DENVER — Sen. Cory Gardner and a bipartisan slate of Colorado congressional members are asking their leadership to make sure money sent to Colorado from the Federal CARES Act flows to all communities regardless of size to support the economic devastation caused by the response to the coronavirus.
“While the Coronavirus Relief Fund is well-intentioned, Congress should not be picking winners and losers in our nationwide recovery,” a letter from Gardner and his colleagues says. “Our nation is facing difficult times, and the American people are hurting. Congress must ensure that we are not leaving any counties behind, especially those with fewer than 500,000 residents, as we work to get the country back on its feet.”
The letter was signed by Gardner, Sen. Michael Bennet, Rep. Doug Lamborn, Rep. Jason Crow, Rep. Scott Tipton, and Rep. Joe Neguse. Rep. Ken Buck from Weld County led the charge after commissioners in his district learned they would not receive any of the $2.23 billion sent to Colorado under the CARES Act.
“My pay grade is not high enough to figure out why the governor thinks he can hijack it and keep it to fill his budget,” said Weld County Commissioner Chairman Mike Freeman.
Weld commissioners had a conference call with Gardner earlier this week to ask for help after Gov. Jared Polis announced he would send $560 million, divided among Denver, Adams, Arapahoe, Jefferson and El Paso counties. The announcement, that Freeman said was made to Colorado Counties Incorporated, leaves the other 59 counties out.
Polis’ distribution decisions come as a result of the Act itself that defined only counties with populations of more than 500,000 as qualified for the funding. Polis plans to use the remaining $1.7 billion to backfill the state’s budget, which is expected to be cut by uptake a hit of up to 10 percent because of the loss of revenue.
“Things have changed a lot since we received the first revenue forecast on March 16,” said State Rep. Kim Ransom, R-Douglas County, a member of the Joint Budget Committee. “Because of changes in state revenues, we’ll be looking at various places that we can make cuts. The budget will likely not look the way we expected it to. We are cutting back our expectations and original forecast that we received.”
In the letter sent to Speaker of the House Nancy Pelosi and Senate Majority Leader Mitch McConnell, the Colorado delegation urges the leaders to ensure that all communities get the assistance that is needed, saying it was an arbitrary definition that left out hundreds of counties nationwide that were all impacted by the virus.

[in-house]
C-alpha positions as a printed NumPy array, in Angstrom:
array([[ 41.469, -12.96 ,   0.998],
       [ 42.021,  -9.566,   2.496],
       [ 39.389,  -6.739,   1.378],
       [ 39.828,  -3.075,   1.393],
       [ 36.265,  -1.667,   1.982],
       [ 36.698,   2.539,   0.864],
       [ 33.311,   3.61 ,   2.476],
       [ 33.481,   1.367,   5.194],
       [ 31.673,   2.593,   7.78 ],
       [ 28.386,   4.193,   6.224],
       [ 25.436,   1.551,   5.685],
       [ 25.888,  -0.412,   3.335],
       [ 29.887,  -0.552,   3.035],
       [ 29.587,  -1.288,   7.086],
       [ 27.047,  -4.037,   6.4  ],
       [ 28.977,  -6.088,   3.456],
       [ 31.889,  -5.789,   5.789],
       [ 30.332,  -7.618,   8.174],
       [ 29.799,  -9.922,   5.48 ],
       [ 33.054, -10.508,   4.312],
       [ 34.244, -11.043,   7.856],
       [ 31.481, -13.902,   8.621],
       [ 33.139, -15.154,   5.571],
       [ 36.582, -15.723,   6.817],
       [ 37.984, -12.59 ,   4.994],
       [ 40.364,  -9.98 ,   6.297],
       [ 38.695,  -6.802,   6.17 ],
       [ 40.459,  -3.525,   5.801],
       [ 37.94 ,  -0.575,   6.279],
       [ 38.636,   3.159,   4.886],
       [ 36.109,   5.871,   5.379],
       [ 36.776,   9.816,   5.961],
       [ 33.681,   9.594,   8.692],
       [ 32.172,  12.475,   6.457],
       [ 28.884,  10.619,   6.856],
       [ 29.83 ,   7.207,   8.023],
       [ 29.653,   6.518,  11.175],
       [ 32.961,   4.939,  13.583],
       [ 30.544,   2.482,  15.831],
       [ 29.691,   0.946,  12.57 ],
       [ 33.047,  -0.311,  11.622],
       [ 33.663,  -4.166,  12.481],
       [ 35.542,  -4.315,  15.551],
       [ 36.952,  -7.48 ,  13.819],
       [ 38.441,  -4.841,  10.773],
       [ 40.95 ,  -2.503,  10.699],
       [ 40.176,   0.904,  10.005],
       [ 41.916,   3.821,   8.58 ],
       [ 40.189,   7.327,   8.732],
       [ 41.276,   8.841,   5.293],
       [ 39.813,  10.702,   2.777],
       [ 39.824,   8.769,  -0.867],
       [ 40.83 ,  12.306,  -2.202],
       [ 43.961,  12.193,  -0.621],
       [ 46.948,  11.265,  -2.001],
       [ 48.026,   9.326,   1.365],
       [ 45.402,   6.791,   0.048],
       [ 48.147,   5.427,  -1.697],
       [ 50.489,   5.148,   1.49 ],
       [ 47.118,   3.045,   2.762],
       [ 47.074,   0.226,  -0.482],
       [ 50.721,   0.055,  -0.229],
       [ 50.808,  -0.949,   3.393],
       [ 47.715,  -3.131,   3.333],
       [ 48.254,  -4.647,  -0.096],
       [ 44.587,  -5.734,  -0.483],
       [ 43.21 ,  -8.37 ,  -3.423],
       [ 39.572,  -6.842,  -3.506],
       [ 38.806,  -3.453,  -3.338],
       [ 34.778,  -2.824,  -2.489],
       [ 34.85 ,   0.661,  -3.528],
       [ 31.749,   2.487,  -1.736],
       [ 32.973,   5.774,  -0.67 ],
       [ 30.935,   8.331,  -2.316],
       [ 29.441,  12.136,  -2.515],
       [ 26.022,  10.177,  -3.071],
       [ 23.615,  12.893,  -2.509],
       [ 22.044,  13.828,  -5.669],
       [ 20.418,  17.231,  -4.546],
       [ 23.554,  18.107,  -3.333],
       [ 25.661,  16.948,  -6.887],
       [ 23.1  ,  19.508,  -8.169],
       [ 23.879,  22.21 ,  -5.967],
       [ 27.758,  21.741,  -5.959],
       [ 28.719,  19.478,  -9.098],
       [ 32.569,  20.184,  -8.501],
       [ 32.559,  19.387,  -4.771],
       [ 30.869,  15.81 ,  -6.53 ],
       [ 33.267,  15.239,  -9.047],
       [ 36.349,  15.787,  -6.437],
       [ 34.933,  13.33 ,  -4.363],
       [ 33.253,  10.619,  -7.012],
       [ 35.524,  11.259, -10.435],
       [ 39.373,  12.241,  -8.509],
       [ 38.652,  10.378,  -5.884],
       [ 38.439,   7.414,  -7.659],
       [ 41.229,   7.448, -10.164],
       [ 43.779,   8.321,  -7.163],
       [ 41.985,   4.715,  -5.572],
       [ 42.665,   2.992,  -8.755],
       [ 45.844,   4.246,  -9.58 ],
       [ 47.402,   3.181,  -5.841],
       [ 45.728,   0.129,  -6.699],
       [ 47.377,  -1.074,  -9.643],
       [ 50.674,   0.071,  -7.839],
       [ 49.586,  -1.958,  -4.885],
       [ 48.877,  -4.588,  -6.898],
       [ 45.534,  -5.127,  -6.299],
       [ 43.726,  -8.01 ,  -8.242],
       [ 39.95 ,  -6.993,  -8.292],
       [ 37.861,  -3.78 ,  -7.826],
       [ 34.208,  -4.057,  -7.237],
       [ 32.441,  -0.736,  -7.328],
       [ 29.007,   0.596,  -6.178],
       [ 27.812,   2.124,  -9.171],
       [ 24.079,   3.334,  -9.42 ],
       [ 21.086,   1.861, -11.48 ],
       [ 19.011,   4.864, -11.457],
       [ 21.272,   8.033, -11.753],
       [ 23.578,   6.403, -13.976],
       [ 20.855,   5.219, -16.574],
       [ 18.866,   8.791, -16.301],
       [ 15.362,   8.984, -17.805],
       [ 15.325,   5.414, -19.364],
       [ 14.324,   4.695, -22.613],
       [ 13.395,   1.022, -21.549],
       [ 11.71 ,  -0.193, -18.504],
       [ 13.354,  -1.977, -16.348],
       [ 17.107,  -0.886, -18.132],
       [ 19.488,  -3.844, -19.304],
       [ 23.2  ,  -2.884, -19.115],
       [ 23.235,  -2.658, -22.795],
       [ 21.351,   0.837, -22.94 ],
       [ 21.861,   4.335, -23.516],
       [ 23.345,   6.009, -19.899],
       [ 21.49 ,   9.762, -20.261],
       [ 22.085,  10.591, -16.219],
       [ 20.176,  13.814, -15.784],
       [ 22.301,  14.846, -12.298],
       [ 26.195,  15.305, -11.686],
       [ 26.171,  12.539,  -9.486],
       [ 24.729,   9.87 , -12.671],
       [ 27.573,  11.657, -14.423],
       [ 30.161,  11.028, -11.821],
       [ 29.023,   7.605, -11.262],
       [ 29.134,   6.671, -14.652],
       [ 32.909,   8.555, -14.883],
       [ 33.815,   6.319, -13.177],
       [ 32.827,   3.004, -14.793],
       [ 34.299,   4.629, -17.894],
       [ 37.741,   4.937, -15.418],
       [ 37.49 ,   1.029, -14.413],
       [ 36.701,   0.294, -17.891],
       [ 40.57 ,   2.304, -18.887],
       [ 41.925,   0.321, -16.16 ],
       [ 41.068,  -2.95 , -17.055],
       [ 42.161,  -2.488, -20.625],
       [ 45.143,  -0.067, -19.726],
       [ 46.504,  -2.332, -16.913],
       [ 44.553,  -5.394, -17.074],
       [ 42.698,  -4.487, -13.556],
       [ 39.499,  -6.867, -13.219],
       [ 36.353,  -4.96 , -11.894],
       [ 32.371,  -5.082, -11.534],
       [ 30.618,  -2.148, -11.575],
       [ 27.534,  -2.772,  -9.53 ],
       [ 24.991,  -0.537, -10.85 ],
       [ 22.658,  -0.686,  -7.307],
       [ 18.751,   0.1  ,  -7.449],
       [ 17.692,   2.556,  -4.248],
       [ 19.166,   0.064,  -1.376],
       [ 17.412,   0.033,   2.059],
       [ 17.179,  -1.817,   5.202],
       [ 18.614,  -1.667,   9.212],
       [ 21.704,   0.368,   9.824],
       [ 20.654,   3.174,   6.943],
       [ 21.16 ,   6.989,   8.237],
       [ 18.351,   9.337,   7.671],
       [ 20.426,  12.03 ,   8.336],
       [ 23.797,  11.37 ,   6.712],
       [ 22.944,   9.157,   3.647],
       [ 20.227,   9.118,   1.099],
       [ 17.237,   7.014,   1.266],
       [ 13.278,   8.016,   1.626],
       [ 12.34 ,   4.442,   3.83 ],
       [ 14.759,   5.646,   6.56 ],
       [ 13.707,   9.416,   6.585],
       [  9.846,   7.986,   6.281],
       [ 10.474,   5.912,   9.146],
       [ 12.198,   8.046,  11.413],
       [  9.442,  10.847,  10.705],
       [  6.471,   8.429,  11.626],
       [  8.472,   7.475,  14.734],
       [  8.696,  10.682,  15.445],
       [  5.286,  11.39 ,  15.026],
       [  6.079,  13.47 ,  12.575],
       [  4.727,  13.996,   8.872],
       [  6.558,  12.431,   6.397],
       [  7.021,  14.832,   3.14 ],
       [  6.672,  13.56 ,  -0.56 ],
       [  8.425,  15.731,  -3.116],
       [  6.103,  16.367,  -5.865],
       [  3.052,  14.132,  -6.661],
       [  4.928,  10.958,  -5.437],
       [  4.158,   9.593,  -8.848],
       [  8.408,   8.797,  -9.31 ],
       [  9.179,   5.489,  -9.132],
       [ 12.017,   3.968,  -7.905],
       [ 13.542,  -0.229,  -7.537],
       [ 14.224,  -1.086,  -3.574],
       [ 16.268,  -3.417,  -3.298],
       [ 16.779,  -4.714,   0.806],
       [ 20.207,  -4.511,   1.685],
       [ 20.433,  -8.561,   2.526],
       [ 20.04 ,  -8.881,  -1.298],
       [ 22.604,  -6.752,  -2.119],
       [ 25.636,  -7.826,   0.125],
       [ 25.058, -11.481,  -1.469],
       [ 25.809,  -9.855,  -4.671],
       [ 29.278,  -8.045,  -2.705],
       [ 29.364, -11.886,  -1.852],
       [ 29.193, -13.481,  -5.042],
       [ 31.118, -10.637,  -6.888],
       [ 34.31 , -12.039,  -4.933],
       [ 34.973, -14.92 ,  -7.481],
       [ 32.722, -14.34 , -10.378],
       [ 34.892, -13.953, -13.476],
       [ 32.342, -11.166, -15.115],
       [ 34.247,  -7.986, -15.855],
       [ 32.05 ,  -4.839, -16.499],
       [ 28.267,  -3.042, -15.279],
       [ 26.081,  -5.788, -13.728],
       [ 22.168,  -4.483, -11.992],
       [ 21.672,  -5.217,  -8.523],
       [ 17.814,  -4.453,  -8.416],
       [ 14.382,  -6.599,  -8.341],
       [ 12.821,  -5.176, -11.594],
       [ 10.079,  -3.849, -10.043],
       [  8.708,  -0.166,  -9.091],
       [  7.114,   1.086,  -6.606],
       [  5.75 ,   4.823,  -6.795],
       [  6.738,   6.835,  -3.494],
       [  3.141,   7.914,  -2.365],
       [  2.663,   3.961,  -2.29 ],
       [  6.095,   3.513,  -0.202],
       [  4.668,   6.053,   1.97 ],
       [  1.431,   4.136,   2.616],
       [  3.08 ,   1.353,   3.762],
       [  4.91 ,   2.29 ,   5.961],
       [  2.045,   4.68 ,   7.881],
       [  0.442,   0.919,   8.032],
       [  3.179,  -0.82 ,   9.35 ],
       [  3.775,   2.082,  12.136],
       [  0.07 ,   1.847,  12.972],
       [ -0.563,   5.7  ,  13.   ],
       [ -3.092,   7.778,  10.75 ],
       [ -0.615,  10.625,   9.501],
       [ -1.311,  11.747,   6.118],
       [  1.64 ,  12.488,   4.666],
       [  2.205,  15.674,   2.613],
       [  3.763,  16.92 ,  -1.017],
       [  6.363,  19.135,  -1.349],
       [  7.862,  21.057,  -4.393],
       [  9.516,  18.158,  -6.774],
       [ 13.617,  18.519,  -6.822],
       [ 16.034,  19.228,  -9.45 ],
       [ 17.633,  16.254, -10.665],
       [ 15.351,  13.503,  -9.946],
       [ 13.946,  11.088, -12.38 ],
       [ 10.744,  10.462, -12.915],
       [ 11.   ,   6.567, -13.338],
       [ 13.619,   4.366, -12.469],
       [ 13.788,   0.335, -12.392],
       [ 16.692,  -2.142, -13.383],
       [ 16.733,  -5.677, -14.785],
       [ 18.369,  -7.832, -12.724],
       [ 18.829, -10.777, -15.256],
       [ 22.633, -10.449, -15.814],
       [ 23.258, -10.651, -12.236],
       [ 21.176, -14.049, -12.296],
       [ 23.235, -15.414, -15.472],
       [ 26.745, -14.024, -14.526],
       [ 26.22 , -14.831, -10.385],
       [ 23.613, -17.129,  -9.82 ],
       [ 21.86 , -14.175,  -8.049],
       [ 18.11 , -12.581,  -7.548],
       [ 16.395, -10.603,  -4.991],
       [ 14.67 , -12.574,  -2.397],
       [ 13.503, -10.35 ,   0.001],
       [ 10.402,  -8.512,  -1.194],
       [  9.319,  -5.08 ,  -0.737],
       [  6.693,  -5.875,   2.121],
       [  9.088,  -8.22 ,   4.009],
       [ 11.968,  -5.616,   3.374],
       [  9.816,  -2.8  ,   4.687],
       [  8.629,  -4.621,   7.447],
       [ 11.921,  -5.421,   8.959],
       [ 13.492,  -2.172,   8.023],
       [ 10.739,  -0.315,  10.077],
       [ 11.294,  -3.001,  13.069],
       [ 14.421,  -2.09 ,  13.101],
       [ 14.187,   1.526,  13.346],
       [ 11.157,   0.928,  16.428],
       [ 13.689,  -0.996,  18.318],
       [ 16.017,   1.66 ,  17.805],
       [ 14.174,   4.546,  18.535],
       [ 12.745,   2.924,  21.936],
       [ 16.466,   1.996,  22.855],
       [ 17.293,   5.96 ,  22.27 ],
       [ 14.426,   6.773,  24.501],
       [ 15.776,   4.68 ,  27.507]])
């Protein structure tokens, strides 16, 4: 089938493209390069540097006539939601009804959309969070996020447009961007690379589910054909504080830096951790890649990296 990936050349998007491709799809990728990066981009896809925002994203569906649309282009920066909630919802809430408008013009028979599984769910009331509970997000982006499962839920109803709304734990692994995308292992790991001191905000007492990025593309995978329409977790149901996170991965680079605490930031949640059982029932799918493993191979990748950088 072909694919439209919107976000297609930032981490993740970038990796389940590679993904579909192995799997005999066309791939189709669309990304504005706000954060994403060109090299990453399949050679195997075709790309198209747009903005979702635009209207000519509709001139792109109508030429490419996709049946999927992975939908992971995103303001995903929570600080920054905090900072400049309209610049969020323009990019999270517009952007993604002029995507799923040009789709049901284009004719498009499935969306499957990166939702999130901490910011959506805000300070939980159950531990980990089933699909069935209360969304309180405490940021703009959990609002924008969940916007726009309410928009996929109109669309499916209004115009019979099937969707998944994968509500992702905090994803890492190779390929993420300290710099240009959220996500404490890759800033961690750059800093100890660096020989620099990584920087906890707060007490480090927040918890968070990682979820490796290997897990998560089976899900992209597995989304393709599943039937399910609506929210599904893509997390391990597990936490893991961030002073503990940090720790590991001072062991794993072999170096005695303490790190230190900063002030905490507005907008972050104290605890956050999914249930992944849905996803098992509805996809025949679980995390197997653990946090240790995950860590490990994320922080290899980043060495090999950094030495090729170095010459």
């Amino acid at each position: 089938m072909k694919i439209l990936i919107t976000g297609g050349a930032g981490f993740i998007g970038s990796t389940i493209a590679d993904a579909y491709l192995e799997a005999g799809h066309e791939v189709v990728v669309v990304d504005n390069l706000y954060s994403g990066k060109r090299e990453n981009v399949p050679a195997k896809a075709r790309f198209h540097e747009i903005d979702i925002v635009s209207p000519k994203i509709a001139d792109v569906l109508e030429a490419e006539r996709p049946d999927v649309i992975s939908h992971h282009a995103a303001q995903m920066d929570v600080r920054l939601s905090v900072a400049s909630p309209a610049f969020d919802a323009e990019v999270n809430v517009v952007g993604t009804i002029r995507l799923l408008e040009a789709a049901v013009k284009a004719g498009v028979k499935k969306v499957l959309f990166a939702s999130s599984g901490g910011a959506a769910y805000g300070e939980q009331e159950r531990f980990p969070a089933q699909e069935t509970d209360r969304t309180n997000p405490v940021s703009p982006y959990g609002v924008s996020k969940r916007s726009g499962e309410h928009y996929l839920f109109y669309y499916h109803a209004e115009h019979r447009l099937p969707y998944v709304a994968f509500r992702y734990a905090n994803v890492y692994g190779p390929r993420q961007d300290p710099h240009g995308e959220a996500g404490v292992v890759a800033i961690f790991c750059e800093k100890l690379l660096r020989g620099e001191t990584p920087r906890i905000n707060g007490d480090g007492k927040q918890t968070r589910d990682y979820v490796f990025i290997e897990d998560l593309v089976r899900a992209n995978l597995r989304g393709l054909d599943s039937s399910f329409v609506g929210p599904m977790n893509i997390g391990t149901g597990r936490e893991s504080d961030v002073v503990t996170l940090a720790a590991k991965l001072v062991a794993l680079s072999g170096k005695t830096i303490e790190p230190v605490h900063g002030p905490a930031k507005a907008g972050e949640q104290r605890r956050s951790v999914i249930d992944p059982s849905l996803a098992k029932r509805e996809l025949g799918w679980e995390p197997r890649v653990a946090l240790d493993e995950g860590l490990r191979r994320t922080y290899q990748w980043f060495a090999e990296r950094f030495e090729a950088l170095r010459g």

“Our nation is facing difficult times, and the American people are hurting,” the letter reads. “Congress must ensure that we are not leaving any counties behind, especially those with fewer than 500,000 residents. … We urge you to reevaluate the statutory definition of a local government under the CARES Act in future coronavirus relief legislation.”
Freeman said he doesn’t have estimated numbers around how much the virus is costing the county either directly or indirectly, but Weld County (population 325,000) has one of the highest number of cases and deaths because of severe outbreaks in skilled nursing facilities and the JBS meat processing facility.
“We are keeping extremely close records so that we are eligible for those reimbursements,” Freeman said. “It is not a quick process. We are seven years out from the floods of 2013, and we are still waiting on some reimbursements from FEMA. Not sure what is going to qualify and what isn’t, but we are making sure we are processing everything in the correct way.”
A coalition of representatives from several counties and other municipalities has requested from JBC about $450 million to be distributed to the smaller counties, but ultimately that decision rests with the full legislature.
Ransom said that may be the problem, with Democrats in full control of the House and the Senate, Polis will likely get his wish.
House District 48 Rep. Steve Humphrey agreed, however, he added that he will fight as best he can to make sure other counties, especially his home county of Weld are made whole.
“Whatever the governor decides he wants to do, it all has to be approved in the legislature whenever we reconvene,” Humphrey said. “Now the Democrats have a trifecta of Senate, House, Executive, so he can pretty much get what he thinks he can afford politically, if he wants to be re-elected. We will fight hard for the money to go to actual relief and not to budget back-fill.”
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